A new species of the Mimomys is described from the Far East Russia (the Medvezhyi Klyk cave, Sikhote-Alin). Layer 7 of the Medvezhyi Klyk cave (1.08–1.18 m) was dated to be 13 790–14 200 BP. Mimomys chandolensis sp. nov. was found in a deeper layer (2.63–2.68 m) and therefore assuming there was no redeposition of the remains and that the accumulation proceeded gradually, the molar specimen we found is 30–50 kyr old. Due to the extent of the preservation we observed in the molar and the structure of the cave, the specimen does not seem likely to have been redeposited. Our hypothesis is that due to the warm and wet climate of the region, the vole, which became extinct more than 600 kyr ago, had been extant there by the Late Pleistocene period. The new species is hypsodont, with a few cement, a lack of enamel isle or prismatic fold; tangential and lamellar layers of enamel ultrastructure are poorly expressed.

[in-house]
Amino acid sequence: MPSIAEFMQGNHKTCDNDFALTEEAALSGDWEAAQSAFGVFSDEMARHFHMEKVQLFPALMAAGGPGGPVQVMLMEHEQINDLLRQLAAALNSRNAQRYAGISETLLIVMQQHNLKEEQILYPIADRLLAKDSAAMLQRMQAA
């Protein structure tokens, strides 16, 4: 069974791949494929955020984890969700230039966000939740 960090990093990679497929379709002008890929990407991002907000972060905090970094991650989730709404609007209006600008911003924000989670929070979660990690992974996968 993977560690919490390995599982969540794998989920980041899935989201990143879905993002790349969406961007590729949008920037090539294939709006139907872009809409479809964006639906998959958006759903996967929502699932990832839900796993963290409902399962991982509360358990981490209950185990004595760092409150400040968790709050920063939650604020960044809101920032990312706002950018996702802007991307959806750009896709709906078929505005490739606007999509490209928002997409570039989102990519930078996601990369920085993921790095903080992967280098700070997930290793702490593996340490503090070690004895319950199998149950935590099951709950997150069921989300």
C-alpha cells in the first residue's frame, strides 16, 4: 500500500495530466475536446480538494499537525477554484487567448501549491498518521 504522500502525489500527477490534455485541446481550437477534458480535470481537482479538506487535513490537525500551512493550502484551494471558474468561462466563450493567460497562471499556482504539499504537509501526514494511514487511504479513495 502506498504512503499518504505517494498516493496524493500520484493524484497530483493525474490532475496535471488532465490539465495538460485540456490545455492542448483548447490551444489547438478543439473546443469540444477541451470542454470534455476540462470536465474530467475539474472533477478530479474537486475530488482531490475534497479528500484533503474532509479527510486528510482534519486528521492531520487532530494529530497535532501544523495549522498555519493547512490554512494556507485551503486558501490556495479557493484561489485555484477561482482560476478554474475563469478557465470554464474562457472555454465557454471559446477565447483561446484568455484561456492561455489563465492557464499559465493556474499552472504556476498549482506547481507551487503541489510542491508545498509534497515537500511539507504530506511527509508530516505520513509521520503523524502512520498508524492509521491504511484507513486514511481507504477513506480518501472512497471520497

The genus Mimomys Forsyth-Major, 1902 includes voles with rooted molars that possess cement in the re-entrant angles of the teeth. This genus emerged in the Palearctic zone during the Pliocene period and eventually spread to the Nearctic regions. In both of these biogeographic regions the juvenile odontologic traits were preserved, with the roots forming later and the teeth becoming more hypsodont. All of the Recent subtribes and genera of the tribe Arvicolini (Kretzoi 1954) have emerged independently from different representatives of the genus Mimomys, and Arvicolini (Gray, 1821) have passed in parallel through the Allophaiomys organizational level (Martin and Tesakov 1998; Golenishchev and Malikov 2006). Presently it is difficult to recognize which specific lineage of the genus Mimomys led to the development of the Recent Arvicolini tribe groups. While the developmental lines of Palaearctic Mimomys that led to the Recent genera Microtus Schrank, 1798 and Terricola Fatio, 1867 are recognizable, the data on the Mimomys that are ancestral to the Far East voles of the genus Alexandromys Ognev, 1914 are fragmentary. The fossil record of Mimomys is known from Transbaikalia (Buryatia) and China (Erbaeva 1973; Bazarov et al. 1976; Bazarov 1986; Zheng and Li 1986; Alexeeva and Erbajeva 2005; Erbajeva et al. 2006; Zhang et al. 2008; Kawamura and Zhang 2009) (Fig. 1).